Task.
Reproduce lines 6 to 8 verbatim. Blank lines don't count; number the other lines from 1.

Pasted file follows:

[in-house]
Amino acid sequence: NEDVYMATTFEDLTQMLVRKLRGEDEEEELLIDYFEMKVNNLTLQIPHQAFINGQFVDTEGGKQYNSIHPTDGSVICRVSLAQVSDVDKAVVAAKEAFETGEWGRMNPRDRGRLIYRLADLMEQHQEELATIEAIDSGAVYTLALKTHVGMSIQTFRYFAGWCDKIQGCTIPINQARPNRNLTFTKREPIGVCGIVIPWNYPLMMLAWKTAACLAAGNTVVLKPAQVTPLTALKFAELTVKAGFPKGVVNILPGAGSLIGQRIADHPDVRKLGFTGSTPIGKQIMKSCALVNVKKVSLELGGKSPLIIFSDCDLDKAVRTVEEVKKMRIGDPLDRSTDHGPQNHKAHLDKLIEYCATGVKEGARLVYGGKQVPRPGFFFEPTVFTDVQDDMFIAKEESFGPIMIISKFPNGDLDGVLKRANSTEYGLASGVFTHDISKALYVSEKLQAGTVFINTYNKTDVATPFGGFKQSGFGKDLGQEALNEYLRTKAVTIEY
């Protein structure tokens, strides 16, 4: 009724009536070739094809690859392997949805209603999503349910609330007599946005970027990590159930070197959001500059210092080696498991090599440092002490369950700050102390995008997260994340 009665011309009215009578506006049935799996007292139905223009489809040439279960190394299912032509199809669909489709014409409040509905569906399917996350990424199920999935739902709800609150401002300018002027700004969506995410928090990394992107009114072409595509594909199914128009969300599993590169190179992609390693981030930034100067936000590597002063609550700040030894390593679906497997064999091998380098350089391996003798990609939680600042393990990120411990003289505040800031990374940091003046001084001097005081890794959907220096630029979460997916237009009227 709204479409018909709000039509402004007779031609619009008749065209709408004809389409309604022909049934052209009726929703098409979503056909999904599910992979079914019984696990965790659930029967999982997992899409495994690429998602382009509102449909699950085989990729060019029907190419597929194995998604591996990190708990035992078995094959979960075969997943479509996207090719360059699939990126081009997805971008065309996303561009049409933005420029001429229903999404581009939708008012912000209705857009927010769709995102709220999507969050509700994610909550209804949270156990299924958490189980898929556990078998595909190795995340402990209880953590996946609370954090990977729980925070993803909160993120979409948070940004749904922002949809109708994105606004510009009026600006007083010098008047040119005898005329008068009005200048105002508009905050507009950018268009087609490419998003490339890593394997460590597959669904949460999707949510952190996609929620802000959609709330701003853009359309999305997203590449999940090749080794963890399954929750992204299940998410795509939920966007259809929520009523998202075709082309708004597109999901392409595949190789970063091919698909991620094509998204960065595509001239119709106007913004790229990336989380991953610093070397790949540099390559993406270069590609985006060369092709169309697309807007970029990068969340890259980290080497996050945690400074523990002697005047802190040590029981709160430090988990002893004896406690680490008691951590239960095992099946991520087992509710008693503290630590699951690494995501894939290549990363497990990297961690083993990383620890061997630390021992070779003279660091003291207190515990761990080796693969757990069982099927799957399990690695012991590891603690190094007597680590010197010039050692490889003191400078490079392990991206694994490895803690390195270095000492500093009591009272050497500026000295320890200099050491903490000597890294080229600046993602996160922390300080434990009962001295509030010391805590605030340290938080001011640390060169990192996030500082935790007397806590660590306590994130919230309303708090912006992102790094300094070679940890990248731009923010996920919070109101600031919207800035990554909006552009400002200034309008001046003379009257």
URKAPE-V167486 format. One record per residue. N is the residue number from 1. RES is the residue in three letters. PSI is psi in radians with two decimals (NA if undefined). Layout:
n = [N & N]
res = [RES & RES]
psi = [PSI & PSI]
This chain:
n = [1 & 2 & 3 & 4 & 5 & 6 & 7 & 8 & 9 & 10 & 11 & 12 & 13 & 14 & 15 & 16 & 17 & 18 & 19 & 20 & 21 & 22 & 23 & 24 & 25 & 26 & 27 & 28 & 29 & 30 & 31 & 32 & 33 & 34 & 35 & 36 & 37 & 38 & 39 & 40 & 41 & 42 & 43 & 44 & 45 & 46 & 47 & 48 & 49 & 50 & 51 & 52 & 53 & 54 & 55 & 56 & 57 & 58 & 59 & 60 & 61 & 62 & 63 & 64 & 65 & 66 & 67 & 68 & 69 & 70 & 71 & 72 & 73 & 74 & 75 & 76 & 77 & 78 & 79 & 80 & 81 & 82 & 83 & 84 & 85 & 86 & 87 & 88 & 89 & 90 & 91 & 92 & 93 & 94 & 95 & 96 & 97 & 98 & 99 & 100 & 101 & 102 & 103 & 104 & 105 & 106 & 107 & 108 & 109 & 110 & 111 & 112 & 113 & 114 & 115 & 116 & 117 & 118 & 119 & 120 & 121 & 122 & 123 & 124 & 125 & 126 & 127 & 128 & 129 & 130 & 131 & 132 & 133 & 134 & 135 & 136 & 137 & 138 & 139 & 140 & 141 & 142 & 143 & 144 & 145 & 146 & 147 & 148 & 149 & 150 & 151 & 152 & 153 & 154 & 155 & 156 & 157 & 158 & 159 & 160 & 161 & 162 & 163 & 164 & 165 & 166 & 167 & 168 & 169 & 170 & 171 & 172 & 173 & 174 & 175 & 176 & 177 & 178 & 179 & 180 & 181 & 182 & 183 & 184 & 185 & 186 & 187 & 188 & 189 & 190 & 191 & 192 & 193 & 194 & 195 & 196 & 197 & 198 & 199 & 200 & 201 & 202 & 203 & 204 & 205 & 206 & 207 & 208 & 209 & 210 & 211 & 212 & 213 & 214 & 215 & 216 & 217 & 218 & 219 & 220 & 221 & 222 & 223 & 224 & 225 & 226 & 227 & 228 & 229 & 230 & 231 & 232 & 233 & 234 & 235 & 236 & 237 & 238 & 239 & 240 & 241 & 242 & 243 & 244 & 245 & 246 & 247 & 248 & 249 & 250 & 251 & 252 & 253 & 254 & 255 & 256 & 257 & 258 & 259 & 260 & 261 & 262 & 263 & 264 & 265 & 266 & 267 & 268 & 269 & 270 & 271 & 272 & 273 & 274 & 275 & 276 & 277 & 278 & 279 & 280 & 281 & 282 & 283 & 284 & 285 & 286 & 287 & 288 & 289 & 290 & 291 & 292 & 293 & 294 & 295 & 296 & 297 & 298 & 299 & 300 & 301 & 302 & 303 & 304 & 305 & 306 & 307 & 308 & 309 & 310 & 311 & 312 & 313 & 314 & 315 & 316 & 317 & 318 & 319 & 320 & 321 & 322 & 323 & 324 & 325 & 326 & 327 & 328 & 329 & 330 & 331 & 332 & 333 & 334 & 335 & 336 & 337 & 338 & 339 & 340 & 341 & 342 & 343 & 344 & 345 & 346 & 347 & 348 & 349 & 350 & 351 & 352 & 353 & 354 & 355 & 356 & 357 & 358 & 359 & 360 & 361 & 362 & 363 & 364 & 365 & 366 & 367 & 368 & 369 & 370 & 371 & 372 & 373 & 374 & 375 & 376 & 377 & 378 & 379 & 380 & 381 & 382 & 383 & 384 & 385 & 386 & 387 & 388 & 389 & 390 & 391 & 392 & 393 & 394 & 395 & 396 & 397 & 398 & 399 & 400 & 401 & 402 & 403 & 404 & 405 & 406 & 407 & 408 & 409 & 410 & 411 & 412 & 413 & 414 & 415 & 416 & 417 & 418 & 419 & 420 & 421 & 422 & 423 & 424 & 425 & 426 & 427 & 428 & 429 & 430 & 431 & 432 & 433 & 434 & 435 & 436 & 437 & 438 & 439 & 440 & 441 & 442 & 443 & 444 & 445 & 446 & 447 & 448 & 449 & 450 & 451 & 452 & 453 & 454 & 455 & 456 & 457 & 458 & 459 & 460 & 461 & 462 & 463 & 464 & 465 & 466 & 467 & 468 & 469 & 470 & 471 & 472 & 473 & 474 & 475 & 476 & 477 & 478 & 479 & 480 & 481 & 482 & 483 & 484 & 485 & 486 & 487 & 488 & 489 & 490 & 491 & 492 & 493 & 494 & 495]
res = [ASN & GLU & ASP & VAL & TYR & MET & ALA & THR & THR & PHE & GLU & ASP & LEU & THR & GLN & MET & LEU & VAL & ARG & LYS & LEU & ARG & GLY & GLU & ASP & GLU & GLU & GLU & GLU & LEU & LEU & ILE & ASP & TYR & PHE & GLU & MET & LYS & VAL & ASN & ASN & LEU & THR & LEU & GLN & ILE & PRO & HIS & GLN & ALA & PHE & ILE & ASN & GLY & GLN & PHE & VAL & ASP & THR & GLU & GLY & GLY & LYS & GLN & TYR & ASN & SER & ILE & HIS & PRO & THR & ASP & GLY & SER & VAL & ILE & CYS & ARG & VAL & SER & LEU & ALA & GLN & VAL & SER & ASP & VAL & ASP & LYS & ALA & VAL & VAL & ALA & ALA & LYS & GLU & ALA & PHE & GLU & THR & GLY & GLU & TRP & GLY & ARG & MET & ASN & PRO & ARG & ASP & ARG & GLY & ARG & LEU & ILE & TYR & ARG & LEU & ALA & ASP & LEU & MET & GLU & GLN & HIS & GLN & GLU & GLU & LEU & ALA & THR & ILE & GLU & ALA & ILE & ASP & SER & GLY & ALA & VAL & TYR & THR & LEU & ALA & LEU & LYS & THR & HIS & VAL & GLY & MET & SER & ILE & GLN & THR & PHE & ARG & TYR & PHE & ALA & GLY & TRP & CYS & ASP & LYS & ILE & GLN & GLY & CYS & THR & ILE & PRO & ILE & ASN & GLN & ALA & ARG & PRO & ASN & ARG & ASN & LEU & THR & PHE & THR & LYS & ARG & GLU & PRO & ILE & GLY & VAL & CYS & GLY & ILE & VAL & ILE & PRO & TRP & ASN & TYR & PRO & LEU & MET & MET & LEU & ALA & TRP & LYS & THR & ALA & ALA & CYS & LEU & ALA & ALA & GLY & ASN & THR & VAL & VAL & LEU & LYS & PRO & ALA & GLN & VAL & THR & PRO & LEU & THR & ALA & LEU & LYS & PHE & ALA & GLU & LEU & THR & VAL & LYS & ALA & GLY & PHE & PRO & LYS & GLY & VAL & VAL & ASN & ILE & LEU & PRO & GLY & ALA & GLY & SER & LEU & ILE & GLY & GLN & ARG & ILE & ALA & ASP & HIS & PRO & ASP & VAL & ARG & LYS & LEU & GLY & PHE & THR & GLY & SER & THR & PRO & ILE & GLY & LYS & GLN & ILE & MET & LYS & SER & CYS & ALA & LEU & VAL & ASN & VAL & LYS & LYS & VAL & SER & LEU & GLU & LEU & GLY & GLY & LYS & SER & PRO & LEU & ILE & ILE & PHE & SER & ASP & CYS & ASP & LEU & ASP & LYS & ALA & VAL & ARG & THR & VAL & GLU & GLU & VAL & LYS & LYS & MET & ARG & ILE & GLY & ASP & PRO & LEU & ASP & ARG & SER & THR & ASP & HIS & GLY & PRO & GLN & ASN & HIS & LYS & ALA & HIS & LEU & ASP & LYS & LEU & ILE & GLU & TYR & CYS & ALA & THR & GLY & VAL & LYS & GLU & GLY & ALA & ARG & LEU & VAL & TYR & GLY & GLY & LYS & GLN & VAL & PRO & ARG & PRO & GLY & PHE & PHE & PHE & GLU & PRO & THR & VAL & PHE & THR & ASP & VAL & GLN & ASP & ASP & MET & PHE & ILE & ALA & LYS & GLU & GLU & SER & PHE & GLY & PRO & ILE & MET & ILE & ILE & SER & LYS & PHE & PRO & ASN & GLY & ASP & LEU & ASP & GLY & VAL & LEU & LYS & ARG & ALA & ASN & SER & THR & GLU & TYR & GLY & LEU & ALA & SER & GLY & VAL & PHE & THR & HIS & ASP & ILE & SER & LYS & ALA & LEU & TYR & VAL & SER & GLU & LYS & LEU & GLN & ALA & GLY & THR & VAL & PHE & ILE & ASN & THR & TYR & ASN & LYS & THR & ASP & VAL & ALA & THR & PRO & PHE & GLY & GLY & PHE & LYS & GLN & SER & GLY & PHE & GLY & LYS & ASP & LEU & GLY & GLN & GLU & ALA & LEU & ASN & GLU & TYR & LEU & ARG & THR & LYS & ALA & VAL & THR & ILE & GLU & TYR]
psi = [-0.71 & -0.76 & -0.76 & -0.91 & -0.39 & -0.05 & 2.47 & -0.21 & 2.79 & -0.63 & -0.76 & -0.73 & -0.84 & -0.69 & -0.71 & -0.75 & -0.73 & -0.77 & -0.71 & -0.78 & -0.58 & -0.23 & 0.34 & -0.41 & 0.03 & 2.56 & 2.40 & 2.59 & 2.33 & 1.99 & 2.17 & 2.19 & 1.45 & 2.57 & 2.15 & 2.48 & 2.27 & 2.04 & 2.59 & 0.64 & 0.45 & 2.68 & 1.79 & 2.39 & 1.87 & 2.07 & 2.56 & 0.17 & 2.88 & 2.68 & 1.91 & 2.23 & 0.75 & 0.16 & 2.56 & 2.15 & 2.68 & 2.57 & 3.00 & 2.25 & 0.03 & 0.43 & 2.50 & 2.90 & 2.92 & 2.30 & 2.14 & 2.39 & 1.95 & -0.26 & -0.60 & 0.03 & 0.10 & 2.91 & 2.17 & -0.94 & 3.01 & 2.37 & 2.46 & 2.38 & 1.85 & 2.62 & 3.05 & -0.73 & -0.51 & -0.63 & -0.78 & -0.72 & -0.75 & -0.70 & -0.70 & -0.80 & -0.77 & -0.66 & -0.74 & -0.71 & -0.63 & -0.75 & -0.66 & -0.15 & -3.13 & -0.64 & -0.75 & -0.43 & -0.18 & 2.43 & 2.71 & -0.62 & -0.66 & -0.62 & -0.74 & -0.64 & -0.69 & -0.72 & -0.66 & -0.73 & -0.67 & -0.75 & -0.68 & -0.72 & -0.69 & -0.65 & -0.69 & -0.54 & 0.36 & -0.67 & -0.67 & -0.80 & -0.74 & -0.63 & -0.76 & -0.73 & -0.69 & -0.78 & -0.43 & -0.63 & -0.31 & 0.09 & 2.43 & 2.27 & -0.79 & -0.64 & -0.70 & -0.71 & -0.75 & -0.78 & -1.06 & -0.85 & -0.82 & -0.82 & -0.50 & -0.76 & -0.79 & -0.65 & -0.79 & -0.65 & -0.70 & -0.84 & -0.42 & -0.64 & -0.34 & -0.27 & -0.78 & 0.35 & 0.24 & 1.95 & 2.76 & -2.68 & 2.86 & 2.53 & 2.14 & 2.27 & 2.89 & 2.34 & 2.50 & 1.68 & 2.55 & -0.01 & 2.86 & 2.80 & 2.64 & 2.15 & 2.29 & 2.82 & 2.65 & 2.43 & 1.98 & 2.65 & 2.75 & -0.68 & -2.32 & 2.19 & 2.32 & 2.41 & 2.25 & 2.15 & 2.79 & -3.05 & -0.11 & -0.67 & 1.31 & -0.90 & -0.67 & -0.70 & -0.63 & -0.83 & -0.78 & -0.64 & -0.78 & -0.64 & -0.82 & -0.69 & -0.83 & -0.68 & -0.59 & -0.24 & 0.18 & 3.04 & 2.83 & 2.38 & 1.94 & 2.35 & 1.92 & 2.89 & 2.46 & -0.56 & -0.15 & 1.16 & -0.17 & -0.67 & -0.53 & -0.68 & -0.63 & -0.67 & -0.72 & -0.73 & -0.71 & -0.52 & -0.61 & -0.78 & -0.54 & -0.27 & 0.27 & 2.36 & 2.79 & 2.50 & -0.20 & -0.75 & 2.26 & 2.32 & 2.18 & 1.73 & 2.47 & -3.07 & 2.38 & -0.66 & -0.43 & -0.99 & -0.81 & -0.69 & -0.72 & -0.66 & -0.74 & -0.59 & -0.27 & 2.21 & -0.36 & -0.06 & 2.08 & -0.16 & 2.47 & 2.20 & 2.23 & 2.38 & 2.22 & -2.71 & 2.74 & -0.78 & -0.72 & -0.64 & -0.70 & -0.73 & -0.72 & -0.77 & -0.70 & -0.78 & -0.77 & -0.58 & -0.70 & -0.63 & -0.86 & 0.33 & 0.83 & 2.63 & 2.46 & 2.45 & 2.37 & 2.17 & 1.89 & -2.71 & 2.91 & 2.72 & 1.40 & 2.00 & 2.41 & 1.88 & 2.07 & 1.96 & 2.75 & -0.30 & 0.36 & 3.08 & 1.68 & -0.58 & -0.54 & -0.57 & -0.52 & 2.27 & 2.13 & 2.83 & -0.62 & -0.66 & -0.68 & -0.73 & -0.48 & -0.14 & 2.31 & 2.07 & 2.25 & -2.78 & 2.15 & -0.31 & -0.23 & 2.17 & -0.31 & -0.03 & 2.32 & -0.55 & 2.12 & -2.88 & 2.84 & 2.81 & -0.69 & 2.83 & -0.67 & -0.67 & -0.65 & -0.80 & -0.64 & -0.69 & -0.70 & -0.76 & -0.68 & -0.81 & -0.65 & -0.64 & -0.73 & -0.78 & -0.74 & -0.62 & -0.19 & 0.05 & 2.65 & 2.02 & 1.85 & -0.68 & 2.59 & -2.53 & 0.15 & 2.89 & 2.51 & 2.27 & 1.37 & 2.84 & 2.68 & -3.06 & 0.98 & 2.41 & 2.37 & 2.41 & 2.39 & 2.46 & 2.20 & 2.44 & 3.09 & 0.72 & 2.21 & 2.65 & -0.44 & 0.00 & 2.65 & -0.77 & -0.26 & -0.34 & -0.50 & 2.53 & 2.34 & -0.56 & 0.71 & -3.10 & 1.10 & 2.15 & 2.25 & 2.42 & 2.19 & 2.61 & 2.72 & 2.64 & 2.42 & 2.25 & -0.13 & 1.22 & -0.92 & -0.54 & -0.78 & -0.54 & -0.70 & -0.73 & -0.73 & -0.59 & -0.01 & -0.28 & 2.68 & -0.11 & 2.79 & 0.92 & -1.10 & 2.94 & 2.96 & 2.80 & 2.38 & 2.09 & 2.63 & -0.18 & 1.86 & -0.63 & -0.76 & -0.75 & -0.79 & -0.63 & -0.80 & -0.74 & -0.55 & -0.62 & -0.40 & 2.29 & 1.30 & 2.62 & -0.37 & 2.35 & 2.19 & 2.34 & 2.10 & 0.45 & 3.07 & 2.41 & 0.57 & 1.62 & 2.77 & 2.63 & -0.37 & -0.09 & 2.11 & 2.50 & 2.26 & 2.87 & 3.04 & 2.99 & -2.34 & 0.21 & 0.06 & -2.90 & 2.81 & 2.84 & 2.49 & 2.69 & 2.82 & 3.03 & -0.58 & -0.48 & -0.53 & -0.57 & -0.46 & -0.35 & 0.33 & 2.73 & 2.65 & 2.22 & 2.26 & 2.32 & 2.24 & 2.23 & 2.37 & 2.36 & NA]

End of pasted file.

res = [RES & RES]
psi = [PSI & PSI]
This chain: